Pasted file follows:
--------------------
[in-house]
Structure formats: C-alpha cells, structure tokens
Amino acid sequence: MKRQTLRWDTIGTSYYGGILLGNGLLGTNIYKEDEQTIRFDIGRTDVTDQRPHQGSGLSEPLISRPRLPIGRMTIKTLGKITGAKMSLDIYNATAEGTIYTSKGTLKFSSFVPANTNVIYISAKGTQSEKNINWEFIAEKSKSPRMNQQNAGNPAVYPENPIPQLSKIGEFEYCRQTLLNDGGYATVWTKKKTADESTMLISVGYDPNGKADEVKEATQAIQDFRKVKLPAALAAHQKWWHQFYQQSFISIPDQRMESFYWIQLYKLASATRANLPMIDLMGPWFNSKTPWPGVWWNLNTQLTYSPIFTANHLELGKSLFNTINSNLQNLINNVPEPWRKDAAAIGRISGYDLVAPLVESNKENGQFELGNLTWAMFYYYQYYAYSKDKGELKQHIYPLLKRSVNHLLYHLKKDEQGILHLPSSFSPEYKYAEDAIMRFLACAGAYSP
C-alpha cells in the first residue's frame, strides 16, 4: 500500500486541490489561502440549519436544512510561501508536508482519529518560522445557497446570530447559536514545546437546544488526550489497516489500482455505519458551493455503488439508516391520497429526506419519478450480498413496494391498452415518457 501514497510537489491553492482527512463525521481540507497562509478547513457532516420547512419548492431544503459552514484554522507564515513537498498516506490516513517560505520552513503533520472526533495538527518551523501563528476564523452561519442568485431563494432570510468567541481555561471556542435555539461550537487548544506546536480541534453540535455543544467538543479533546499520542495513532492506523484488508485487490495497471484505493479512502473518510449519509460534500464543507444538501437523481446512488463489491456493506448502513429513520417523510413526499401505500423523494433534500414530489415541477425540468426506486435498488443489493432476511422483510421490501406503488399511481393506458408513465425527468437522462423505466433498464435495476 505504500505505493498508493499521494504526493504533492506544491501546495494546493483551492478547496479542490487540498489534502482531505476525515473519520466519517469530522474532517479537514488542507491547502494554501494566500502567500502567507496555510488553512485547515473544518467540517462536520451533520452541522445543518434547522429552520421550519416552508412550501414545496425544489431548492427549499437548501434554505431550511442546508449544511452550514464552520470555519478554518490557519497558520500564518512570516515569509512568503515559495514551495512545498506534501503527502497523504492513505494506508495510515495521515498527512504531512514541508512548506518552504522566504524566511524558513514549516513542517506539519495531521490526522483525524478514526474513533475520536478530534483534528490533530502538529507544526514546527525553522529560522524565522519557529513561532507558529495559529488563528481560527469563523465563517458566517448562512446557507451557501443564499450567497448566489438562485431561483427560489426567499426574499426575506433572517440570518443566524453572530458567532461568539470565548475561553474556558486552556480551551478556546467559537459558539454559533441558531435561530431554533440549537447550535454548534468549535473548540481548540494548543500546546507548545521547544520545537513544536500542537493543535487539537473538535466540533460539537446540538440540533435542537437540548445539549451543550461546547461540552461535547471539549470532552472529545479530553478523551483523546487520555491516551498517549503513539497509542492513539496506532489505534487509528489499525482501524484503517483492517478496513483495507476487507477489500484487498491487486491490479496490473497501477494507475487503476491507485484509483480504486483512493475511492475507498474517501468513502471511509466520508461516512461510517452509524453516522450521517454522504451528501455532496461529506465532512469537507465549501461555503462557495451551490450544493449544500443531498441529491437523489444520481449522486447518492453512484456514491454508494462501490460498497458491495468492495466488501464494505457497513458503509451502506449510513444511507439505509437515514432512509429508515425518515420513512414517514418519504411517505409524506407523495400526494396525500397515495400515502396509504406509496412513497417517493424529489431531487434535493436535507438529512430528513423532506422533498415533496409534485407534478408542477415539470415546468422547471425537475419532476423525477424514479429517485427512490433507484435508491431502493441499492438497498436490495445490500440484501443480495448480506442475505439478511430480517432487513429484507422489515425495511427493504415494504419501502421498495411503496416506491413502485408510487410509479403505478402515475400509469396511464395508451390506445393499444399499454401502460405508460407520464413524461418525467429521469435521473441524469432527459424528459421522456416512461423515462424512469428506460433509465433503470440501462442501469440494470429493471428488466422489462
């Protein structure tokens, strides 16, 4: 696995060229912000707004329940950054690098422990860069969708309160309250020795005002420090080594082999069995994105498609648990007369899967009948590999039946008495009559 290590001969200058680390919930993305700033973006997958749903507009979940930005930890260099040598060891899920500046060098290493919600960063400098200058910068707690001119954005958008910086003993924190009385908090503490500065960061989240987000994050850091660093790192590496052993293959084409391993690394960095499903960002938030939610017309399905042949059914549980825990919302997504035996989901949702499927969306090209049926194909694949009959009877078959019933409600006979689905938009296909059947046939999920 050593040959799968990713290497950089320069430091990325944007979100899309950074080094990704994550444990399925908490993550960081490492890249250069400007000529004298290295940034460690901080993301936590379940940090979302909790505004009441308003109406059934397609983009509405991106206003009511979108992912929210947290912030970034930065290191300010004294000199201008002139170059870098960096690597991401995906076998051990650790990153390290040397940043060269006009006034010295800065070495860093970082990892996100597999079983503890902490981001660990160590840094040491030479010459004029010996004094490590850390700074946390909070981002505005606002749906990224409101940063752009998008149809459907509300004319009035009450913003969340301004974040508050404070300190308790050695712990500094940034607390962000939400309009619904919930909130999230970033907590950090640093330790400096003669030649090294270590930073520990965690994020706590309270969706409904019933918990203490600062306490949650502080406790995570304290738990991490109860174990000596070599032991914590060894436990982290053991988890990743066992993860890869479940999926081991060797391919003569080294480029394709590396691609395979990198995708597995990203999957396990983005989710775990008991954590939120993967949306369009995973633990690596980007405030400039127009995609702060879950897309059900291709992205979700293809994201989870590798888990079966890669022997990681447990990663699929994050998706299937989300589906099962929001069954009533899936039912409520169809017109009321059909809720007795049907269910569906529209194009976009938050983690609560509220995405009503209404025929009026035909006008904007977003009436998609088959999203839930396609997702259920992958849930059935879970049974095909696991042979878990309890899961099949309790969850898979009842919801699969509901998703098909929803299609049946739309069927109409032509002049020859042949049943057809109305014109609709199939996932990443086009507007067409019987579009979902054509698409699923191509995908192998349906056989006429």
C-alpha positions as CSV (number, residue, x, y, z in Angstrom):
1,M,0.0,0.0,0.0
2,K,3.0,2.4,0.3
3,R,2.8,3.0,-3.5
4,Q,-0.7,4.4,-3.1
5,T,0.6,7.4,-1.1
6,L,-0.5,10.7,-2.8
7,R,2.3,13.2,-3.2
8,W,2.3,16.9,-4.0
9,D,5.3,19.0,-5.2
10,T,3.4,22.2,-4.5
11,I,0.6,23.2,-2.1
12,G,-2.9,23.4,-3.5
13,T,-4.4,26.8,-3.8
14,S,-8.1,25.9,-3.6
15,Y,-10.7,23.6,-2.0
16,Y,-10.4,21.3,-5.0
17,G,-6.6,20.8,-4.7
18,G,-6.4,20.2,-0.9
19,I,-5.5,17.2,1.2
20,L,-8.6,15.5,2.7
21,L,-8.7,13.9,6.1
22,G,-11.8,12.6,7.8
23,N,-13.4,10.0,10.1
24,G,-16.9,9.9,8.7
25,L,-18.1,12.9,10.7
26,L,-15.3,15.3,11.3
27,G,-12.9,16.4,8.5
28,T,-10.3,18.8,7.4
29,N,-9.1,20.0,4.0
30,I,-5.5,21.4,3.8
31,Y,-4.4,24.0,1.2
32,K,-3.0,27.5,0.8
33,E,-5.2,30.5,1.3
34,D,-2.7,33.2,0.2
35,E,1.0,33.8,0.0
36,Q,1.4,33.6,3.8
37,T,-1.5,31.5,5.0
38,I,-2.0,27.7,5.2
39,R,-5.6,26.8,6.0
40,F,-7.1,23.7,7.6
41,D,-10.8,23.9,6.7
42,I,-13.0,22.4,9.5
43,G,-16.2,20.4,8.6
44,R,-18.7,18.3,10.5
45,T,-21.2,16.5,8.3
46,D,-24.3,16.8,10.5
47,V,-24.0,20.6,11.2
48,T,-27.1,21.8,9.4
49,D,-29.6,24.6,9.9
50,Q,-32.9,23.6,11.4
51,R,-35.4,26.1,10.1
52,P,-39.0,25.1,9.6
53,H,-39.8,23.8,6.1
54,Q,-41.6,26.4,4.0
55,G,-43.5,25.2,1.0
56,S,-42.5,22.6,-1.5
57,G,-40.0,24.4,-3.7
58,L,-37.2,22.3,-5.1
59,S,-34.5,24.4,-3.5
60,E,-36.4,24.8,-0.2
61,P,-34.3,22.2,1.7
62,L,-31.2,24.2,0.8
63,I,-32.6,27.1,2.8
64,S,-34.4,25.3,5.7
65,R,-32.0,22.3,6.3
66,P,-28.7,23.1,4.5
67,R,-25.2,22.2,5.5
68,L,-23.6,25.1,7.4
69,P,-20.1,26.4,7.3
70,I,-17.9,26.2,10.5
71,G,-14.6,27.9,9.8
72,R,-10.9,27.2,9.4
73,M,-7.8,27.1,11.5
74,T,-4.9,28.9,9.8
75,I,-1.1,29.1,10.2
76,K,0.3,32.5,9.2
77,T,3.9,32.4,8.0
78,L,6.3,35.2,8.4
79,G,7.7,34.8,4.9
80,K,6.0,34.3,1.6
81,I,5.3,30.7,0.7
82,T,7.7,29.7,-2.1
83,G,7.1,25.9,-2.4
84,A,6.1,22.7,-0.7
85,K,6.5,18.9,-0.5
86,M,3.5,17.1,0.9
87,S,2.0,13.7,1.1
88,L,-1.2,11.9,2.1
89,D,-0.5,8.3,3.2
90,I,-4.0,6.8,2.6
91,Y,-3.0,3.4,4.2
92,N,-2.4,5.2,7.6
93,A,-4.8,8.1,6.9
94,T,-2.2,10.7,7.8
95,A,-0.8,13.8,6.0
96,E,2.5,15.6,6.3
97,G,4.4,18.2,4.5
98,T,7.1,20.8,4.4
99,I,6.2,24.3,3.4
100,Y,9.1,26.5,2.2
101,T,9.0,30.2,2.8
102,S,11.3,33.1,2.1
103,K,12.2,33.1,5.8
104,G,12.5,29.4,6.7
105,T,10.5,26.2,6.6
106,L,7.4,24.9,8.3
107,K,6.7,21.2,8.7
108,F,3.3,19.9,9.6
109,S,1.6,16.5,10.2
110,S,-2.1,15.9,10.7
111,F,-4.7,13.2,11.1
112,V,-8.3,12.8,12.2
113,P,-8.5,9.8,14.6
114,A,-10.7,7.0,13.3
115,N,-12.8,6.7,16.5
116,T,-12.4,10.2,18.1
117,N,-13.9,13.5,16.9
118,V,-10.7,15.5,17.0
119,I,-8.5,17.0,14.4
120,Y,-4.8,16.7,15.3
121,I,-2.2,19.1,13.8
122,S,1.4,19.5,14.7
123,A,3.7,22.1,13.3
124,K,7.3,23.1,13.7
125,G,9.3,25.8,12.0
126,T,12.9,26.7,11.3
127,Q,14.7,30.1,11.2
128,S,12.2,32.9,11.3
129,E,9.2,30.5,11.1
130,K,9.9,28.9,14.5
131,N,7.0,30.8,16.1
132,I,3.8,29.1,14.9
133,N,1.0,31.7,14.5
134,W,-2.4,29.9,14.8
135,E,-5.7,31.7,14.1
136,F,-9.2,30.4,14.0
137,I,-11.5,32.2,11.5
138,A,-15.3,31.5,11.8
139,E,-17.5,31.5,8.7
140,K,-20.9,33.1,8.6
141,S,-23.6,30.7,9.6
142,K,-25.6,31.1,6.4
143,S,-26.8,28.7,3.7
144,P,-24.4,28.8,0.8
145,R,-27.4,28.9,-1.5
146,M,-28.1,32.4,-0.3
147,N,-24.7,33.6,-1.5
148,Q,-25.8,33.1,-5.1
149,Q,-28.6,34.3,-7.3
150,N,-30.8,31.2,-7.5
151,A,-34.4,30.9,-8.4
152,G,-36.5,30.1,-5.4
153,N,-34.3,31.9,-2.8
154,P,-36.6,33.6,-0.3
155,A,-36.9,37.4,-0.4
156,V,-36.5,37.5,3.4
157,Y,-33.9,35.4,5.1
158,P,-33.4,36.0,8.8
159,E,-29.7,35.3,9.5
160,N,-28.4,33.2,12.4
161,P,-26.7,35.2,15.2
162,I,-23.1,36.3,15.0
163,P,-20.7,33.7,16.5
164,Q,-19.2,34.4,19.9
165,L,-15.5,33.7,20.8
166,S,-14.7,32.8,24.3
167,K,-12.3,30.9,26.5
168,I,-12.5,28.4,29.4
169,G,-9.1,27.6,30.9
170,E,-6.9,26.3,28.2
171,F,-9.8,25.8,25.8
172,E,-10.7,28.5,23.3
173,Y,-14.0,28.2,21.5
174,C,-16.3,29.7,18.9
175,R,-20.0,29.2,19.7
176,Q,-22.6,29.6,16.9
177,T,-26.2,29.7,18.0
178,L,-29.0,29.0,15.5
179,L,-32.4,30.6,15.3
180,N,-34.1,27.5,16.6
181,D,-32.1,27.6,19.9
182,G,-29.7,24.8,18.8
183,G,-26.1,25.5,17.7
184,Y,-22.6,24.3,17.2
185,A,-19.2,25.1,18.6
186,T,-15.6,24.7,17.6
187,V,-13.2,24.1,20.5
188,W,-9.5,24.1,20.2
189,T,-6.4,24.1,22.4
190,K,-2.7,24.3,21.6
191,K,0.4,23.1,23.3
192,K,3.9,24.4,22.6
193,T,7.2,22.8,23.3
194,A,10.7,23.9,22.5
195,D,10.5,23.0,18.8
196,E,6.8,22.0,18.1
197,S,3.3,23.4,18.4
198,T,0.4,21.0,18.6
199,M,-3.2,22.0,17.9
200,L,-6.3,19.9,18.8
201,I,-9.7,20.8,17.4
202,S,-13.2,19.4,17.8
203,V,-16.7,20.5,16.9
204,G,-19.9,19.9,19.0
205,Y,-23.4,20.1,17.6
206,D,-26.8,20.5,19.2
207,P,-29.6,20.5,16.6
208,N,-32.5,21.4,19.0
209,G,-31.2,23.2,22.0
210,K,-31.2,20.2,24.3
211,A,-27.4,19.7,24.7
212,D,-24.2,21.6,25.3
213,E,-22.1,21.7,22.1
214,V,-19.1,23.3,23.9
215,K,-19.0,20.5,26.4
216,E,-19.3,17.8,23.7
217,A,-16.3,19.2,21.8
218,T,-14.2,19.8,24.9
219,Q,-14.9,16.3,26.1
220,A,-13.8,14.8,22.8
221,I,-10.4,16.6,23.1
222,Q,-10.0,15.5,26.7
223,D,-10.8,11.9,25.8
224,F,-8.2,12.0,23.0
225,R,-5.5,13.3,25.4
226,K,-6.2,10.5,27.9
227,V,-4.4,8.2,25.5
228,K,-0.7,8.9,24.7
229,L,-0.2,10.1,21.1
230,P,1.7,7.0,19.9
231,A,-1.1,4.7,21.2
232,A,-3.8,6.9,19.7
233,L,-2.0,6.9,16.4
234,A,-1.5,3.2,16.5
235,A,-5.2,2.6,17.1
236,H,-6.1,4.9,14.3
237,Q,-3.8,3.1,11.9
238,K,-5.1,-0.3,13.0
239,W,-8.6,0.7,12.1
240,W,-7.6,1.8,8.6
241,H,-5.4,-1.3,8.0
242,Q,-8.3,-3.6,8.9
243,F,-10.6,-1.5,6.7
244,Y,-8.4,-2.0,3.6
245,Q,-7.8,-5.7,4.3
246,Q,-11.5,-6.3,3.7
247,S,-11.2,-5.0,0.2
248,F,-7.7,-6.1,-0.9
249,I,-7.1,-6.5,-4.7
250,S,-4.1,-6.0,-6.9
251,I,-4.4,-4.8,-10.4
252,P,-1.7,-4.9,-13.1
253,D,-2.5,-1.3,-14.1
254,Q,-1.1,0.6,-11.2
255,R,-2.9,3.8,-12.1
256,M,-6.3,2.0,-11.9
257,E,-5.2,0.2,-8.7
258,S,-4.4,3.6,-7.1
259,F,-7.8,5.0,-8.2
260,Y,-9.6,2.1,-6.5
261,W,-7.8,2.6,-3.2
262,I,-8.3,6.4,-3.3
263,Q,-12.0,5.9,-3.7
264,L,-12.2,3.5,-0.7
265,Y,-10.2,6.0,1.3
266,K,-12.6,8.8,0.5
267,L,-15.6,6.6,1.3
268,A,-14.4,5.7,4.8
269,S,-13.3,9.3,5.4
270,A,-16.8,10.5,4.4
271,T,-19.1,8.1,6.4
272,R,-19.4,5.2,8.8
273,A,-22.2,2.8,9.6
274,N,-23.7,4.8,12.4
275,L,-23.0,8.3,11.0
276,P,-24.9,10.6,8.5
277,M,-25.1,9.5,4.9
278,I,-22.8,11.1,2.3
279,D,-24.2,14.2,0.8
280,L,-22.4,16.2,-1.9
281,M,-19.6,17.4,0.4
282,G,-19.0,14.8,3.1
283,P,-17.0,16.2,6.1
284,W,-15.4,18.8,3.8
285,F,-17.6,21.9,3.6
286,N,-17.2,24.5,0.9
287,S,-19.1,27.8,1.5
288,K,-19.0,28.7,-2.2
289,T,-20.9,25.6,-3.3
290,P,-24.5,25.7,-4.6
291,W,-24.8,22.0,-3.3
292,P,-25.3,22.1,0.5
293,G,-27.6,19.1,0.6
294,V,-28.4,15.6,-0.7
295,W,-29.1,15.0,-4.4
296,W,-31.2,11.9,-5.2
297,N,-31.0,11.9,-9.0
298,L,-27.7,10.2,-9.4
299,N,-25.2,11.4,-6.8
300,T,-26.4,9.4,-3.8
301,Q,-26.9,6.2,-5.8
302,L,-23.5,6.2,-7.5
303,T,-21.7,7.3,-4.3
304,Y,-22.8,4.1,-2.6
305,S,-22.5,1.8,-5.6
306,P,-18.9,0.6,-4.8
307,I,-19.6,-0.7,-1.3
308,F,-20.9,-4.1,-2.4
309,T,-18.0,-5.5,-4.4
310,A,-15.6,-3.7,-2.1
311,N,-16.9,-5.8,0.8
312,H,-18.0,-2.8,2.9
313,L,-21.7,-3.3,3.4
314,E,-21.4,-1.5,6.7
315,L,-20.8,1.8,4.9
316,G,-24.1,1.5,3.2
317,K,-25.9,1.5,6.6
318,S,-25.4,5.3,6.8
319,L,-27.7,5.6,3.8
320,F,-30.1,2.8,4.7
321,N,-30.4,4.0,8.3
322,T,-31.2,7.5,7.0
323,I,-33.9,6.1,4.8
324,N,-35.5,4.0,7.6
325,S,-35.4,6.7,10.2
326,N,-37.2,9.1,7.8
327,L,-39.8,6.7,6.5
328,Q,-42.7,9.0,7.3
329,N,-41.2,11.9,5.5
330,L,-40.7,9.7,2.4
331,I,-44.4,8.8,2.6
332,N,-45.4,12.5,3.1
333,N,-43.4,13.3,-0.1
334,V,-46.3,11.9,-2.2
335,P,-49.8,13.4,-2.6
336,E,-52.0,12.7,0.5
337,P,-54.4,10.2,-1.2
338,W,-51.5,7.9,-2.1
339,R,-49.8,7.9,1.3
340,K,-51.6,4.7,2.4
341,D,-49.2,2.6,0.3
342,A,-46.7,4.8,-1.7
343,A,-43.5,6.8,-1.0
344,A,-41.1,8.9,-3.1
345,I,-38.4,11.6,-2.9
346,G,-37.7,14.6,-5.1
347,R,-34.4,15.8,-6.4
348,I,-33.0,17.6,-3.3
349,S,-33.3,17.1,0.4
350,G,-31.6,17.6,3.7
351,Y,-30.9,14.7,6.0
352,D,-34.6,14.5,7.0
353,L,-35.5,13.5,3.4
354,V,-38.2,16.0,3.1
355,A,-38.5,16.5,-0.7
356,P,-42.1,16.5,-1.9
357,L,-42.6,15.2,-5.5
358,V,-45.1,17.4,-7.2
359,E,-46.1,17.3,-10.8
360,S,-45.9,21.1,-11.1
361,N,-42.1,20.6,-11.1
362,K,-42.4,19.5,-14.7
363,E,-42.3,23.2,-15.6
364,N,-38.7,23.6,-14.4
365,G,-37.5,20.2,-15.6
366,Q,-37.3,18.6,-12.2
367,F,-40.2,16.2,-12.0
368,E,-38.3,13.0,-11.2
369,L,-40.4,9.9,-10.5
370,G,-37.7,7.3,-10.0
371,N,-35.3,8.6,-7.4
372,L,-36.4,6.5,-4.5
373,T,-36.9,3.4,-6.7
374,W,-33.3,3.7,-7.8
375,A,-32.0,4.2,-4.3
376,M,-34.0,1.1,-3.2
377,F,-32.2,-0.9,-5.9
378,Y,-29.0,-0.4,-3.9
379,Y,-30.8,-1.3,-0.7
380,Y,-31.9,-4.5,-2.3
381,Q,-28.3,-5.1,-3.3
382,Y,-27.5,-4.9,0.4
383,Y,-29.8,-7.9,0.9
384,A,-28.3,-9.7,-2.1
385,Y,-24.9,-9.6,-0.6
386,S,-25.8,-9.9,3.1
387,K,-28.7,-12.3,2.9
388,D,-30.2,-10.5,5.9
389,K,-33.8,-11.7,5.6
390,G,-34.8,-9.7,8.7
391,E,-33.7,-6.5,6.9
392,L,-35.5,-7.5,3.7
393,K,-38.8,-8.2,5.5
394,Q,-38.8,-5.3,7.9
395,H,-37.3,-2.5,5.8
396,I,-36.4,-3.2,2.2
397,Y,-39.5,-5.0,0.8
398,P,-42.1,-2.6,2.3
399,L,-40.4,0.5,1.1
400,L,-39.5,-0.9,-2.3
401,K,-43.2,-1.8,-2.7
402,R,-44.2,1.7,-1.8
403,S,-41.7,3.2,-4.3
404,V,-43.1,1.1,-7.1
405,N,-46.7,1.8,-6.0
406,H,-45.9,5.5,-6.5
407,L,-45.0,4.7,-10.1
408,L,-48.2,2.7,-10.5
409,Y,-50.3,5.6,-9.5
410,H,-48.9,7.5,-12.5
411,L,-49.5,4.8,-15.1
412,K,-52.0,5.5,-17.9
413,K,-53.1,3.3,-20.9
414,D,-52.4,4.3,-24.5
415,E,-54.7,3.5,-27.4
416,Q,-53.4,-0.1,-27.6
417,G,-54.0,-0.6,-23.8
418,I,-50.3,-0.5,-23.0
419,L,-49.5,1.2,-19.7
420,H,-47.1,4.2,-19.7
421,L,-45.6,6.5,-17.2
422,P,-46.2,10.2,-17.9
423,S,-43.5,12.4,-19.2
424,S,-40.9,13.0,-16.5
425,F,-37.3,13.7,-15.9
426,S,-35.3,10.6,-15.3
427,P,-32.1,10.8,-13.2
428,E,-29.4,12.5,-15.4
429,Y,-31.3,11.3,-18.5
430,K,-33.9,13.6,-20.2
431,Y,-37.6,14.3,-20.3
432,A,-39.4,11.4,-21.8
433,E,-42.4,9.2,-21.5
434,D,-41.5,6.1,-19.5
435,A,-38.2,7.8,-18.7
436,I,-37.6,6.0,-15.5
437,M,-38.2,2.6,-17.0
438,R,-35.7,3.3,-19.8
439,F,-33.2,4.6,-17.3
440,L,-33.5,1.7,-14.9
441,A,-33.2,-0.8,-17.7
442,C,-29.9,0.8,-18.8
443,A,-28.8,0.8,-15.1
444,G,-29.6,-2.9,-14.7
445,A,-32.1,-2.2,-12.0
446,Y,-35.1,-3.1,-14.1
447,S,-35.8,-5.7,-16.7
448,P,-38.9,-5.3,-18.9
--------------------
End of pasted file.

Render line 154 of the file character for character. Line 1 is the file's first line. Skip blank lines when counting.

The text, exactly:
148,Q,-25.8,33.1,-5.1